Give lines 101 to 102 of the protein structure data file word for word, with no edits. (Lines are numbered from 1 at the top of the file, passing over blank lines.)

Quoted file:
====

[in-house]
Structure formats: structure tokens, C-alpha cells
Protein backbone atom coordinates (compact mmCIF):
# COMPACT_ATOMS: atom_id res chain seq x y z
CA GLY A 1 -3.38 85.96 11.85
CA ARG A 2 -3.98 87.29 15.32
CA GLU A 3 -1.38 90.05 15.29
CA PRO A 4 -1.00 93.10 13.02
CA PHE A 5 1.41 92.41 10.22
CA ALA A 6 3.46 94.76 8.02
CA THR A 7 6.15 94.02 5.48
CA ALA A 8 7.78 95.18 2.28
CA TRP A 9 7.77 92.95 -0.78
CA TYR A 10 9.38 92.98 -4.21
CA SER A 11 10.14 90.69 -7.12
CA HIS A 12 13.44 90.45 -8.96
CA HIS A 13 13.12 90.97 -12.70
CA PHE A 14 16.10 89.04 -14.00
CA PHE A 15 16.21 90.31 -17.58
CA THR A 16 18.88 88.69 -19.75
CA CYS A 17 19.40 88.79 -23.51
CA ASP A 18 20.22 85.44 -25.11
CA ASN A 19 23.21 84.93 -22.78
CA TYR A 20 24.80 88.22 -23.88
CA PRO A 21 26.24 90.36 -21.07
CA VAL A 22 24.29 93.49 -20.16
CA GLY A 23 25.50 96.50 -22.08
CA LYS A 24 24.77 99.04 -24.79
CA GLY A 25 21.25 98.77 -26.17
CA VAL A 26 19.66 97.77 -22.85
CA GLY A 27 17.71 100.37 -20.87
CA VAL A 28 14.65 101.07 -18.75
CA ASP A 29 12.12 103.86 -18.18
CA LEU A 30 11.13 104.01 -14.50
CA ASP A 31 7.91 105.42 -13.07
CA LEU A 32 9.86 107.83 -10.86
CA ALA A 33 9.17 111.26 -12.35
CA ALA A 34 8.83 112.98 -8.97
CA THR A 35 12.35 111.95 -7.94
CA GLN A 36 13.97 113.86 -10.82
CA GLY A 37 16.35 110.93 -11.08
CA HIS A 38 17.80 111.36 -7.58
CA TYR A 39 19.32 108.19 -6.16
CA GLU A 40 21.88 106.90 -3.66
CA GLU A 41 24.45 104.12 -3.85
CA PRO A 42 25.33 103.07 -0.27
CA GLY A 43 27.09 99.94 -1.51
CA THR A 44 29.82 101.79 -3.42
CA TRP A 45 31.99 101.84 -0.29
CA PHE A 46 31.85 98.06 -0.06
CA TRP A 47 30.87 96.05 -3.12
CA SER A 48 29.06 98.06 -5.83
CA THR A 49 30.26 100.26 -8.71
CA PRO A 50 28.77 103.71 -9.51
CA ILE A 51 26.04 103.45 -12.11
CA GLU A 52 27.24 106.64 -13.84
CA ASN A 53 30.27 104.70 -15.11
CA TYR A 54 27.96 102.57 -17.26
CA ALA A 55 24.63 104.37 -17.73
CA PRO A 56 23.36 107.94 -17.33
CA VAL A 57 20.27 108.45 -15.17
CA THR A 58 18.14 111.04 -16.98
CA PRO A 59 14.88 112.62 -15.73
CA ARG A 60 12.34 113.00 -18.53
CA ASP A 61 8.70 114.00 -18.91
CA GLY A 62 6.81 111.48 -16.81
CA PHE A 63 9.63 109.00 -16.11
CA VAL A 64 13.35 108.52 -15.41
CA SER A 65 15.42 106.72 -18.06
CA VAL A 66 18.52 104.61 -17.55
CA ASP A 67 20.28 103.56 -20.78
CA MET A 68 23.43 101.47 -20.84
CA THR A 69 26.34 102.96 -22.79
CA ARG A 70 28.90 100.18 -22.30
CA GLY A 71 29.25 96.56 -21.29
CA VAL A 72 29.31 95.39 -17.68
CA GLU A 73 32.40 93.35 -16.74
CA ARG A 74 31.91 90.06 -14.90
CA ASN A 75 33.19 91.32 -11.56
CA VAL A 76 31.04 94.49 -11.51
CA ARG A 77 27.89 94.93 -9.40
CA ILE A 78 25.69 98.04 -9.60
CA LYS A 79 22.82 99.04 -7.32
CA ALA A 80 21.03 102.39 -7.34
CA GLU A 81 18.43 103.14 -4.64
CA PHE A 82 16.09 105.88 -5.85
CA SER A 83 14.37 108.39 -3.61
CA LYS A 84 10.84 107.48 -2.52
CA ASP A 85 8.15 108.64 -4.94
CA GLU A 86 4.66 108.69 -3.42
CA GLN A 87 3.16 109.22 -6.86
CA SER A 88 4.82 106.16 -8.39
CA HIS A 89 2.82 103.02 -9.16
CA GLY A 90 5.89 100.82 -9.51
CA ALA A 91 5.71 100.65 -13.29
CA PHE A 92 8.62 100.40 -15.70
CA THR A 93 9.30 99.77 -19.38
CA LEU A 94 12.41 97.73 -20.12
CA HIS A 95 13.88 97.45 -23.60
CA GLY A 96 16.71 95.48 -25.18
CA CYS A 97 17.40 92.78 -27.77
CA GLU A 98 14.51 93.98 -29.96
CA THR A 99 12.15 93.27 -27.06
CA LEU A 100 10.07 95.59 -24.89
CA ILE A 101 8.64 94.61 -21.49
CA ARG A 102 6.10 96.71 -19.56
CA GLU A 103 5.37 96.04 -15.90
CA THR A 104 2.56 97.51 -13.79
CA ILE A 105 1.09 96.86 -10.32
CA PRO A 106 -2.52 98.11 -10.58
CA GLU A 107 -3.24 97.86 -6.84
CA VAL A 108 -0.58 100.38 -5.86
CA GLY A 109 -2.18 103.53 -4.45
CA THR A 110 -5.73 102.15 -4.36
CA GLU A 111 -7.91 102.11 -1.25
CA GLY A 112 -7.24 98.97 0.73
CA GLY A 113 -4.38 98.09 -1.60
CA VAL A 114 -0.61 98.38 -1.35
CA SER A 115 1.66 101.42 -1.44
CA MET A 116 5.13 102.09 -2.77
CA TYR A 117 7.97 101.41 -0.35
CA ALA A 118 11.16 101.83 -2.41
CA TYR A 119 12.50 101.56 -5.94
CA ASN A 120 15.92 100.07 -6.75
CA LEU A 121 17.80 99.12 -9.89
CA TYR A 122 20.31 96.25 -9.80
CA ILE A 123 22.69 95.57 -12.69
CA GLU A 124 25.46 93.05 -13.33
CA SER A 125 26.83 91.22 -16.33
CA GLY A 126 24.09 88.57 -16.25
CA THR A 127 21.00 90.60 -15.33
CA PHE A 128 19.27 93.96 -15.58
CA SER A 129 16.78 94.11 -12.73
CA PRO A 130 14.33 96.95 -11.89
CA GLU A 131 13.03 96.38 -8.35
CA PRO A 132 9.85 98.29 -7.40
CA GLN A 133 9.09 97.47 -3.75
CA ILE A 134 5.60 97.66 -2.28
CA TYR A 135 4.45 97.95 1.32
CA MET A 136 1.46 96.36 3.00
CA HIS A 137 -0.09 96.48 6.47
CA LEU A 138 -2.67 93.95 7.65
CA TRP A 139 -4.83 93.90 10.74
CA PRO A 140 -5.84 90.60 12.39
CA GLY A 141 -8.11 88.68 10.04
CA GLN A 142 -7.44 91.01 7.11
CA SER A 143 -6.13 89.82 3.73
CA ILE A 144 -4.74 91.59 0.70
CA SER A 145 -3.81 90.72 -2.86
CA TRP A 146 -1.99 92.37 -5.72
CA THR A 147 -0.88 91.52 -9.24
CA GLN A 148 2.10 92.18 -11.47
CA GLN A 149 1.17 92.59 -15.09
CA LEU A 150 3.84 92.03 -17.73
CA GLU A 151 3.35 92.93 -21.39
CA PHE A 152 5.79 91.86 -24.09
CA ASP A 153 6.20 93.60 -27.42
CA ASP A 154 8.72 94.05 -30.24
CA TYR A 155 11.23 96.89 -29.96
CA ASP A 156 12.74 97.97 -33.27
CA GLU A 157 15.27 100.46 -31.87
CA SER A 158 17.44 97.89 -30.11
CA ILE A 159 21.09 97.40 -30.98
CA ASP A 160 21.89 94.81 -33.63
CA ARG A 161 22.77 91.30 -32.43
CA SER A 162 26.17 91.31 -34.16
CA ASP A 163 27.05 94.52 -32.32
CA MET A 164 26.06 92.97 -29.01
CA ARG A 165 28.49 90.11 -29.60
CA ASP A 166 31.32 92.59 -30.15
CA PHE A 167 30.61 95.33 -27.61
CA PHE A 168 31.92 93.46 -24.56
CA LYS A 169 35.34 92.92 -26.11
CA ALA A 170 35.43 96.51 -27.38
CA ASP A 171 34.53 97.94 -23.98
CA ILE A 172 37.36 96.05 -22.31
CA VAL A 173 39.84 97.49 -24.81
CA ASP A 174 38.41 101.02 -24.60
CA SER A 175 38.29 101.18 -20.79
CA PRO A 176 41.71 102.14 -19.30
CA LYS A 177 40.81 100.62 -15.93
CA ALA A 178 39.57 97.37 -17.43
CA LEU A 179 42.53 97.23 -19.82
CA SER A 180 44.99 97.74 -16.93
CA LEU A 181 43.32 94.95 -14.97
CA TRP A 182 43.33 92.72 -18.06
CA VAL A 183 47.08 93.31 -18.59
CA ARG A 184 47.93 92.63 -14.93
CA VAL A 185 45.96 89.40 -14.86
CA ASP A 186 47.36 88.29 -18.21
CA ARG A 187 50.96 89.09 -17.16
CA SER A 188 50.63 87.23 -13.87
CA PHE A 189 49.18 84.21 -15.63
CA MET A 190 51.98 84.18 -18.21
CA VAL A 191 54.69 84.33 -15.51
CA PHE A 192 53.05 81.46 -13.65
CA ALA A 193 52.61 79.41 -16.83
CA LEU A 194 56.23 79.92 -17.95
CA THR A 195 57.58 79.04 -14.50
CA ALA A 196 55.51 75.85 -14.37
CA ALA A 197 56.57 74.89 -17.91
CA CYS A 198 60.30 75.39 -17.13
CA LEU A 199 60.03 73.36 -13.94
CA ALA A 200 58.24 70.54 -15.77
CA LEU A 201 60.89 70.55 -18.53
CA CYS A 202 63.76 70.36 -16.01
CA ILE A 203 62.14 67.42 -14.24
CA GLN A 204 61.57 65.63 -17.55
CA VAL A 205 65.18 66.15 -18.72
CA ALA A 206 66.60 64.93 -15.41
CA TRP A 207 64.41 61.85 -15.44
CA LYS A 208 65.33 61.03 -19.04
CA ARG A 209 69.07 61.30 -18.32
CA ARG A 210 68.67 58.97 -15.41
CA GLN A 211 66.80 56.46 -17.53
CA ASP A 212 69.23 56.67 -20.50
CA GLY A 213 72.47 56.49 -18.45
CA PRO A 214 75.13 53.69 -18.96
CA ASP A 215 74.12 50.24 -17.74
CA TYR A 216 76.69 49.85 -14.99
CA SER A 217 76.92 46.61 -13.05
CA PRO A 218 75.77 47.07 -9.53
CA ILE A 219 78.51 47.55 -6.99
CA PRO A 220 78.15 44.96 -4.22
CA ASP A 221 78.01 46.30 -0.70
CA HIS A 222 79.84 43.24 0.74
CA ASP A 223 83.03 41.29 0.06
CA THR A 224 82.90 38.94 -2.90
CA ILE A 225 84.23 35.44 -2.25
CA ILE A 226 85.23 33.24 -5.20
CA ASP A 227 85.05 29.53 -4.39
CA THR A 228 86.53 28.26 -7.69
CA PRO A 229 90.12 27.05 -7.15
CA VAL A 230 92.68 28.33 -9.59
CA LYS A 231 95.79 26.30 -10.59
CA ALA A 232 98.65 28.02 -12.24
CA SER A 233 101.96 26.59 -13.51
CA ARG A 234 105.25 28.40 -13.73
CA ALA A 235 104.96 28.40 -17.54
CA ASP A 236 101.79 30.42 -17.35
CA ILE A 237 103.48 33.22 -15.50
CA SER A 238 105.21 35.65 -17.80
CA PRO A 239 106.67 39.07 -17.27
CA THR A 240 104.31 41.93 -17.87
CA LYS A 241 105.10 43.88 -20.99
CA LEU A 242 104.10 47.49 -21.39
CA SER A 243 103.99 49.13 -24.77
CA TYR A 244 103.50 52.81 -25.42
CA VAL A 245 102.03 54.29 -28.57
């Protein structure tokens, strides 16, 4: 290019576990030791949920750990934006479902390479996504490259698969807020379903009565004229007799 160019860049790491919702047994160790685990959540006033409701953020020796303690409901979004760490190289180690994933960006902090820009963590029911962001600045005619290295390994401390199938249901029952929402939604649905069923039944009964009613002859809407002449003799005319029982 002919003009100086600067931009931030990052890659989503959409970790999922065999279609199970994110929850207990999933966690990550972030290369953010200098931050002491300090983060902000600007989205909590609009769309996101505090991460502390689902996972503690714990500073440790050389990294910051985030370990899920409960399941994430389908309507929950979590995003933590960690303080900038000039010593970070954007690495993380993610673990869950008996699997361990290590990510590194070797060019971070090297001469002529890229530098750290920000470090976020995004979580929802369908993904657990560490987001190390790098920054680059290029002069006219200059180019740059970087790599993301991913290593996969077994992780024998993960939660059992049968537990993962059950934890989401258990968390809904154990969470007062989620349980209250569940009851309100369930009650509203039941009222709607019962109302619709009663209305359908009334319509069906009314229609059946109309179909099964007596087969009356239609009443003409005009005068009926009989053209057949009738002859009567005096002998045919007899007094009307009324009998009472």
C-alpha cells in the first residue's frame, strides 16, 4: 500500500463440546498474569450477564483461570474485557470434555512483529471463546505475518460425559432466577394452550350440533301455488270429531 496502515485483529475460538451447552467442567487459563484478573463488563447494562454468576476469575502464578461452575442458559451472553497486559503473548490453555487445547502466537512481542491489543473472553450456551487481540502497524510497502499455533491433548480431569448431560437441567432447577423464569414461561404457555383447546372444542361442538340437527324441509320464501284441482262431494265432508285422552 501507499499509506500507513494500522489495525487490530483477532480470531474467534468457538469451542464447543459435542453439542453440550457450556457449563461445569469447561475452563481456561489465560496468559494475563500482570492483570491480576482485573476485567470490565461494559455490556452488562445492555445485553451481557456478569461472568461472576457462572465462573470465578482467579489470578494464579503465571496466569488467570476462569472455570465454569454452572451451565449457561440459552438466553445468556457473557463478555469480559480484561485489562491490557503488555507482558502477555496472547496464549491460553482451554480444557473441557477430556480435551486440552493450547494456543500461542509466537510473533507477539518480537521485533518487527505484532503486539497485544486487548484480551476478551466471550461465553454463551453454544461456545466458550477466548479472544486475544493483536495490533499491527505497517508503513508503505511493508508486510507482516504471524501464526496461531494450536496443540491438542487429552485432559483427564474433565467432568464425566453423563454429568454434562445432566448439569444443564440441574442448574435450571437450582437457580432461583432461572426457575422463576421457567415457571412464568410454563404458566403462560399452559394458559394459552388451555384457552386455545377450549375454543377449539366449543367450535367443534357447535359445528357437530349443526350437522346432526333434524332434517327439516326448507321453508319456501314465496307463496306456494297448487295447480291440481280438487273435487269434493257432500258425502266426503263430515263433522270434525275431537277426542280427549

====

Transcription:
CA CYS A 97 17.40 92.78 -27.77
CA GLU A 98 14.51 93.98 -29.96